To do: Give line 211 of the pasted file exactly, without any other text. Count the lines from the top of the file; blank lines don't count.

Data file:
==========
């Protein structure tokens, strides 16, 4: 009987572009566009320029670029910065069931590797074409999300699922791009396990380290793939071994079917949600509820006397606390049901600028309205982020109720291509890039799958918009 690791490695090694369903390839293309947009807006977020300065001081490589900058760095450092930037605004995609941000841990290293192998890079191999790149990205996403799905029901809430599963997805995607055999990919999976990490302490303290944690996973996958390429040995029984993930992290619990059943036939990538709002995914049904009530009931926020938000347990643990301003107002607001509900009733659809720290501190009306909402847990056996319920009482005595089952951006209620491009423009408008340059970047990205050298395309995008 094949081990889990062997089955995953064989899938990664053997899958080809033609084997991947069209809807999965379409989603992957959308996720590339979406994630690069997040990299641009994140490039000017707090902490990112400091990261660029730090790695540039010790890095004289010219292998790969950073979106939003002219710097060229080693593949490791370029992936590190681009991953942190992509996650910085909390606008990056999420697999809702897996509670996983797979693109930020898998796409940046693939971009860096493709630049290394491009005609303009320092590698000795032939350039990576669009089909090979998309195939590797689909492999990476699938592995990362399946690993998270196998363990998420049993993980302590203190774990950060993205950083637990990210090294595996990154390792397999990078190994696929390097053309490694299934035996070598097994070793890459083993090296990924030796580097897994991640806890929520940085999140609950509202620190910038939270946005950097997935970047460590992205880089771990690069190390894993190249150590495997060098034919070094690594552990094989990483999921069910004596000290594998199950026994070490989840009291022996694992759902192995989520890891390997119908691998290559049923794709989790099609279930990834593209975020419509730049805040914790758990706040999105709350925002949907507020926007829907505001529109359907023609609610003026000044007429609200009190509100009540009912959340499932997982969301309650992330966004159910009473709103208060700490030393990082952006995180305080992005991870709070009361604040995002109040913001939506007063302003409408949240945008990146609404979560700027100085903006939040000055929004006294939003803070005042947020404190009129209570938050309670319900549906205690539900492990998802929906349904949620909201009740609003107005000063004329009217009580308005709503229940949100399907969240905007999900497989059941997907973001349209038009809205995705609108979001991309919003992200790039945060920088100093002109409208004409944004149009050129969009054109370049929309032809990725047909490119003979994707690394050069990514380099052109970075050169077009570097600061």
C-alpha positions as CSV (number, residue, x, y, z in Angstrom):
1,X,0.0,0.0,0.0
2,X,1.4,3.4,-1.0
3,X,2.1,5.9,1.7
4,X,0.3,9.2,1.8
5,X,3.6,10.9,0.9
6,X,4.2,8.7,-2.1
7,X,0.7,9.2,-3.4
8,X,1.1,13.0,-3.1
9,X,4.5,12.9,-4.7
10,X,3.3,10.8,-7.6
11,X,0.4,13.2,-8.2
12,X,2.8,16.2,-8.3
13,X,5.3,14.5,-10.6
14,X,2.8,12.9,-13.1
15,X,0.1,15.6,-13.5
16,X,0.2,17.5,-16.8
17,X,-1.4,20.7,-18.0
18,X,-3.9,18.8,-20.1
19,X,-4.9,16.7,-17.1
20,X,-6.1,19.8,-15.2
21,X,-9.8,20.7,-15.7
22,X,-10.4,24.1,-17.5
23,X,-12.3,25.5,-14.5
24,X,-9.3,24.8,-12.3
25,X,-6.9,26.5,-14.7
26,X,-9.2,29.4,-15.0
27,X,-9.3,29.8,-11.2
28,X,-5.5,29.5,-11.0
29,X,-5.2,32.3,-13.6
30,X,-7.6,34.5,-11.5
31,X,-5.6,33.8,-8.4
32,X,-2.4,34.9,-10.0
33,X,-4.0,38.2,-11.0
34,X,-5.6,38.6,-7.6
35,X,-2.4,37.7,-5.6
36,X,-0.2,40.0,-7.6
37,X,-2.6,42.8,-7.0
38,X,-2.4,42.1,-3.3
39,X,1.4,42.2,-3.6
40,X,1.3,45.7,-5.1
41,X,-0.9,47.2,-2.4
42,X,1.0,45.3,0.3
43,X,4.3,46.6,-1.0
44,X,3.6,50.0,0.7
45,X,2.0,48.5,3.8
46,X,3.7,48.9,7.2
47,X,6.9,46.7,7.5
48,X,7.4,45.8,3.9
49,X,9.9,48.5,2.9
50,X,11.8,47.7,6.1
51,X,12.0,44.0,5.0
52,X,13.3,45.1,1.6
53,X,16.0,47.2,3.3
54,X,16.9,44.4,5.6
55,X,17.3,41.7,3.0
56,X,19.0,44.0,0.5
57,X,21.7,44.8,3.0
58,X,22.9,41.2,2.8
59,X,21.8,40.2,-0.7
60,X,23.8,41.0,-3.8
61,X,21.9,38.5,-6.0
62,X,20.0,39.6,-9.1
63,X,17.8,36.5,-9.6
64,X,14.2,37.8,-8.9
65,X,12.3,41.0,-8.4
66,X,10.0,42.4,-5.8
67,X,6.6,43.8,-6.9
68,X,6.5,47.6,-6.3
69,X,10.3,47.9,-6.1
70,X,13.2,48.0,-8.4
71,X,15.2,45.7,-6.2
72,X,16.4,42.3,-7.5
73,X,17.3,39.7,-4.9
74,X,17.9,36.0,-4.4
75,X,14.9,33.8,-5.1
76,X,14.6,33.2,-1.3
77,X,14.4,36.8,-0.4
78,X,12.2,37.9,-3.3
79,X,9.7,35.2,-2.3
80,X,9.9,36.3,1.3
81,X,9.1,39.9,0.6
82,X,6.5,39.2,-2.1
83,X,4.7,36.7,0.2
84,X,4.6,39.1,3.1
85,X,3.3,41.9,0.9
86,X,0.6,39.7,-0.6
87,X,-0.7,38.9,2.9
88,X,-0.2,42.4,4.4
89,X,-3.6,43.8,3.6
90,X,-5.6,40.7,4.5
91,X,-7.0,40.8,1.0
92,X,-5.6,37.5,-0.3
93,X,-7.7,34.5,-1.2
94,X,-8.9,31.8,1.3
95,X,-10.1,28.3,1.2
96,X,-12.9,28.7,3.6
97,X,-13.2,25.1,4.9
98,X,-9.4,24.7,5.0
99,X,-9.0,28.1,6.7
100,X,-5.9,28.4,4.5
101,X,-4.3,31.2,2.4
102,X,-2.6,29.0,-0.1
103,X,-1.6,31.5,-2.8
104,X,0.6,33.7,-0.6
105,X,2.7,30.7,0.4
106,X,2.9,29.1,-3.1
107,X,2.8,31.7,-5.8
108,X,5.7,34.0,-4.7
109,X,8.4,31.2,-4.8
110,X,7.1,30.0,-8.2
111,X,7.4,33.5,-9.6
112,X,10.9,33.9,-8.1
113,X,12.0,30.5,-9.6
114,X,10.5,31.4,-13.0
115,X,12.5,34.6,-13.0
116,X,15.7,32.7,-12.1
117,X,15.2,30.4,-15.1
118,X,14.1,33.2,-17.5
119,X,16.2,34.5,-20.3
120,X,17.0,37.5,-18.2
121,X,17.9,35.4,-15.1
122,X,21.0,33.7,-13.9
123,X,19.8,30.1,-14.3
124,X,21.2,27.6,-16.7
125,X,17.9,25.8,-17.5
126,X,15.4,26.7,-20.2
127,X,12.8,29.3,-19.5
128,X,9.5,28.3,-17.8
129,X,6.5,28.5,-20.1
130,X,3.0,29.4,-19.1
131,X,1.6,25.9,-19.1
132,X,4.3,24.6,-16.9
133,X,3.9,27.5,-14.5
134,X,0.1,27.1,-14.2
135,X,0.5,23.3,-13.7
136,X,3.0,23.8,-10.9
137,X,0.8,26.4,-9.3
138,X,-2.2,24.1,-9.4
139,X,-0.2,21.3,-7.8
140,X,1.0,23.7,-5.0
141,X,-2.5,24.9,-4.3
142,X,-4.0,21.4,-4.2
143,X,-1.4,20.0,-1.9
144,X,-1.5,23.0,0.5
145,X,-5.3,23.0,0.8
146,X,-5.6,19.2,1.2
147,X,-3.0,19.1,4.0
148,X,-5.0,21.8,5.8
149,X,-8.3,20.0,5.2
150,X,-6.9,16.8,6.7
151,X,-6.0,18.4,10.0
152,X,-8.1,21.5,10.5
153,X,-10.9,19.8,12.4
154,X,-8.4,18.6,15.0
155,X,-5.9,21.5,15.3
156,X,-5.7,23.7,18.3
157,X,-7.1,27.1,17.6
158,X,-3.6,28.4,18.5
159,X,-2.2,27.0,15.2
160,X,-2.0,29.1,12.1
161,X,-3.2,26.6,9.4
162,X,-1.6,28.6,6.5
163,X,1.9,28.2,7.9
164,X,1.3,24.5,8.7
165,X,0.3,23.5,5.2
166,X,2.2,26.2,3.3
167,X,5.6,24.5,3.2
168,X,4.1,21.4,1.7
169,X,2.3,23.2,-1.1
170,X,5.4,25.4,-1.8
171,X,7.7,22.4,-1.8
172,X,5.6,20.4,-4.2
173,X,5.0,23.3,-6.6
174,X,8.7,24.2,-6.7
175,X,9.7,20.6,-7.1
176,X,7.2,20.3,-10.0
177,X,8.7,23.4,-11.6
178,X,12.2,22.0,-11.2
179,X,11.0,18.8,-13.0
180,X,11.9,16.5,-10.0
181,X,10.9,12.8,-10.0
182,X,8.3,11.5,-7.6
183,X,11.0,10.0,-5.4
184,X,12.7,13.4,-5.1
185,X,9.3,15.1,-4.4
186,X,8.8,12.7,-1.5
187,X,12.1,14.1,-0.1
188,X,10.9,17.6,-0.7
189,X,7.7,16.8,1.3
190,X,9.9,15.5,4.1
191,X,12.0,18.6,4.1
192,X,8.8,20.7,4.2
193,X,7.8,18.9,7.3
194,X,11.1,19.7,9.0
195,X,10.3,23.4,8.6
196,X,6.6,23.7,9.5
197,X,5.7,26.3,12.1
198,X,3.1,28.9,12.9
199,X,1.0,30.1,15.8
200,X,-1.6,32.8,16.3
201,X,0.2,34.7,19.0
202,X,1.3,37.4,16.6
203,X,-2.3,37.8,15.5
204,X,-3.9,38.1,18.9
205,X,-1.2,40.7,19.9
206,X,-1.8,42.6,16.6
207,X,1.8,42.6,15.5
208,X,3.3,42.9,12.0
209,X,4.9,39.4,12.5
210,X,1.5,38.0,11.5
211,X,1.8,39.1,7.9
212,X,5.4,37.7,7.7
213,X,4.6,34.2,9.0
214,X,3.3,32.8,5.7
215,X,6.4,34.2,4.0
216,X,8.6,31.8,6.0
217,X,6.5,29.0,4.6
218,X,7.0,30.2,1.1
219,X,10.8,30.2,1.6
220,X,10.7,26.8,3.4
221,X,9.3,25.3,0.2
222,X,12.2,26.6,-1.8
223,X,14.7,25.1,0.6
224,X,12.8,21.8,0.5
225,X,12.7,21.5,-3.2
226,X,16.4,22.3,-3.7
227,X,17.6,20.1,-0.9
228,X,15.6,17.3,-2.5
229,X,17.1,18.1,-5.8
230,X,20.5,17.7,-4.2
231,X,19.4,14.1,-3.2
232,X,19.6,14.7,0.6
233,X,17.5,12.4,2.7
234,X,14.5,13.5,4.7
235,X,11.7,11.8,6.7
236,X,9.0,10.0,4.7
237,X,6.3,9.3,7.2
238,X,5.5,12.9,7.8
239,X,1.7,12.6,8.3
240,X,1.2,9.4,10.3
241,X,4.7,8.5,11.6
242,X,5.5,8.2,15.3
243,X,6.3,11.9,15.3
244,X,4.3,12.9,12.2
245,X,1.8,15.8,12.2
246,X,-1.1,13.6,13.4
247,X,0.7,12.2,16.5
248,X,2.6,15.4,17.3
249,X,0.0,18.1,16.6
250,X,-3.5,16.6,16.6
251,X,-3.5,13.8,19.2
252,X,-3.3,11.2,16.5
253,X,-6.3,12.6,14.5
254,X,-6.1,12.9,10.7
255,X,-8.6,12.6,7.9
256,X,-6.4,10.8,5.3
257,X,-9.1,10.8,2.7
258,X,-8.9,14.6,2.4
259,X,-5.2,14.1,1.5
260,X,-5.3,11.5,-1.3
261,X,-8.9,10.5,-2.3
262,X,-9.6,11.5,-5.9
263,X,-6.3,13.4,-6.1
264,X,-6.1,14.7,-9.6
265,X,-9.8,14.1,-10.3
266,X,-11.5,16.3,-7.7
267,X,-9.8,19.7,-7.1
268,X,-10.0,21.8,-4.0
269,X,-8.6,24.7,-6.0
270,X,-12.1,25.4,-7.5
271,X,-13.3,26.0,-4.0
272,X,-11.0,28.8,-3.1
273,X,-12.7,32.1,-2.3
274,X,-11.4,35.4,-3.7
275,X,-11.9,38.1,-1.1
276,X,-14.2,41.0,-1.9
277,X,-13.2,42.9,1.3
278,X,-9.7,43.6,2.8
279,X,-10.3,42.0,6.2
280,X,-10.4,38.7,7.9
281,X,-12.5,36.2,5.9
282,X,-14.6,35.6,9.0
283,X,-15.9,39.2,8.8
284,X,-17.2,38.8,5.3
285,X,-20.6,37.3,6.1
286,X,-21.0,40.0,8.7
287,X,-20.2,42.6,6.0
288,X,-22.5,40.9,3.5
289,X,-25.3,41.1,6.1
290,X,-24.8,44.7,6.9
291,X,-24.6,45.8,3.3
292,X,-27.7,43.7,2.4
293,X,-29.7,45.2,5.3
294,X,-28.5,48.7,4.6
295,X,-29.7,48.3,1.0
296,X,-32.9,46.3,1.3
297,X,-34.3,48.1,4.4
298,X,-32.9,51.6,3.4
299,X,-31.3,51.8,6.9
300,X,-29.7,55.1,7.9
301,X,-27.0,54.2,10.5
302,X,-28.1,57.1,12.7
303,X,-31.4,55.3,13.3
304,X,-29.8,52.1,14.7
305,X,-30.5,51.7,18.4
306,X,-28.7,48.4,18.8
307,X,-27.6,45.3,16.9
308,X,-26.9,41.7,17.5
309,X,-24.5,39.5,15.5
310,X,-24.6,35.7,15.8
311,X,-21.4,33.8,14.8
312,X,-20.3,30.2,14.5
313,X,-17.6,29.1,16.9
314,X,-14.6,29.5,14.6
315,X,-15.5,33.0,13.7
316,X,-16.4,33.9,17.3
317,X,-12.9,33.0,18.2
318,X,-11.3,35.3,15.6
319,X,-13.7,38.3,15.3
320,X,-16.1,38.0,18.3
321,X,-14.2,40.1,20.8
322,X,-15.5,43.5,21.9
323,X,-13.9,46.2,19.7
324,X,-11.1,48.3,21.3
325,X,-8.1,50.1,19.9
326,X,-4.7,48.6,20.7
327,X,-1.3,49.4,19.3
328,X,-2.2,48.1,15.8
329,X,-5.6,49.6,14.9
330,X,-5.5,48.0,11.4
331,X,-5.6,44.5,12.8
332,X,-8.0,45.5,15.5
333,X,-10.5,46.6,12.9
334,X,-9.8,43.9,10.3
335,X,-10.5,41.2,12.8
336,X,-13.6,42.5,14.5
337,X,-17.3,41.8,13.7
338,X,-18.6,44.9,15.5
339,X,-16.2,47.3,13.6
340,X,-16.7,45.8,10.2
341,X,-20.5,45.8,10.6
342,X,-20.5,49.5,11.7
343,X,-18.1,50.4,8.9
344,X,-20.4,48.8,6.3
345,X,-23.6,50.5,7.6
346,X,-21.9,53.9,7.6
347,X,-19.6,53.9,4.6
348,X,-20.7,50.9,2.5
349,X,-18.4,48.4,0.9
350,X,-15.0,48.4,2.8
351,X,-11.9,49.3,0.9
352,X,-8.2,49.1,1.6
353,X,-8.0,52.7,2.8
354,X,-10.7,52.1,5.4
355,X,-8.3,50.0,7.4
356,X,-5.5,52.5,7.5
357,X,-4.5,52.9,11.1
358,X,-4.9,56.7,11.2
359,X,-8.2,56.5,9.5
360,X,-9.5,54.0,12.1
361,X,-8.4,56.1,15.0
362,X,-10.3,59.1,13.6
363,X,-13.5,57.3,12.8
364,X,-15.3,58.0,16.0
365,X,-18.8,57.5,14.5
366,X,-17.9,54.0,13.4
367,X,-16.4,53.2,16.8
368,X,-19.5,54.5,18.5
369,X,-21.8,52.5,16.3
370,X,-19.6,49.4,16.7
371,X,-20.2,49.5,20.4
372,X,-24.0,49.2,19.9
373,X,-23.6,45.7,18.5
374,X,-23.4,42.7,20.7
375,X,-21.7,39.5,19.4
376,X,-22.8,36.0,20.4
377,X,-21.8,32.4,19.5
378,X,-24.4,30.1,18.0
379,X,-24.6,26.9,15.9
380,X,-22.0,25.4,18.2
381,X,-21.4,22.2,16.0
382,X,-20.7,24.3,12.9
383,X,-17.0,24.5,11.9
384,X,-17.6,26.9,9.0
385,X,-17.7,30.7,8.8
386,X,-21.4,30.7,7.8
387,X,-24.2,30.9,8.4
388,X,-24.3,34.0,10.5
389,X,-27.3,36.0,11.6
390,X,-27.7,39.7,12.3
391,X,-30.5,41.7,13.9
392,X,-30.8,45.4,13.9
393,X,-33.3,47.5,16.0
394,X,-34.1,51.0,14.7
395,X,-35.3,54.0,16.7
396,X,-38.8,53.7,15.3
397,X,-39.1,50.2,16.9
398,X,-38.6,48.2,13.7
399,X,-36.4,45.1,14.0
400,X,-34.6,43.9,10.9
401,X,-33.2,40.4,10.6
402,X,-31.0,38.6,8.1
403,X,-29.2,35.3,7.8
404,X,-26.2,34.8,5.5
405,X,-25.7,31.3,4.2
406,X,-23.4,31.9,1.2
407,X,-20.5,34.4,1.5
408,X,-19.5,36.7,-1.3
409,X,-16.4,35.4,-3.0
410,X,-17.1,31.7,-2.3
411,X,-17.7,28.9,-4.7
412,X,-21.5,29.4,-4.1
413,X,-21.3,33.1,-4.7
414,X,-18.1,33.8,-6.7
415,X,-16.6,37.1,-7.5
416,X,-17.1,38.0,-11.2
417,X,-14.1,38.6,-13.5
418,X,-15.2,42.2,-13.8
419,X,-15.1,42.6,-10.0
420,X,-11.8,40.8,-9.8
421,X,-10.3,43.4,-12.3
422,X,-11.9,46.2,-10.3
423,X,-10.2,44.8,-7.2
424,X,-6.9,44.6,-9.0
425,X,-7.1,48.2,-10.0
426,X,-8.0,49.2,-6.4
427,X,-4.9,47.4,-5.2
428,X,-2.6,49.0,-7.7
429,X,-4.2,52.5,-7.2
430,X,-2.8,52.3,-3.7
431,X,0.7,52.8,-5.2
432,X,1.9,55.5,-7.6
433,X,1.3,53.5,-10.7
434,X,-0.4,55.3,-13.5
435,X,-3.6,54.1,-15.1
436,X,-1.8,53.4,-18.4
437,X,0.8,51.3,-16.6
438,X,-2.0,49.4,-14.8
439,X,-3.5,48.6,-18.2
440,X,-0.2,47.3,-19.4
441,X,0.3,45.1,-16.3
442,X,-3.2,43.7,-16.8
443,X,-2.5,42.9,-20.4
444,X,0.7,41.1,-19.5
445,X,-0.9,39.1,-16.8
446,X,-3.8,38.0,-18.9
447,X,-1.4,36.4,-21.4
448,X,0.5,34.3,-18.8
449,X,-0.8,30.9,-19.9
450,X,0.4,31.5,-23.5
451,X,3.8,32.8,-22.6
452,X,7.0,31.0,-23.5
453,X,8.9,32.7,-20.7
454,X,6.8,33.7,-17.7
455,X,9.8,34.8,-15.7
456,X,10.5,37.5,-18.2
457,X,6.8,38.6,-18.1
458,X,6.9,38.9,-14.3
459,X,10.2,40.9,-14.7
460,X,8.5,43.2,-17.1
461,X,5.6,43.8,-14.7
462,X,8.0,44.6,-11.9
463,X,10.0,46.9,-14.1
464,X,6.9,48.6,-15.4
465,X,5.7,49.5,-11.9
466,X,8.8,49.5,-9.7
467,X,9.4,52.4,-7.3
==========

209,X,4.9,39.4,12.5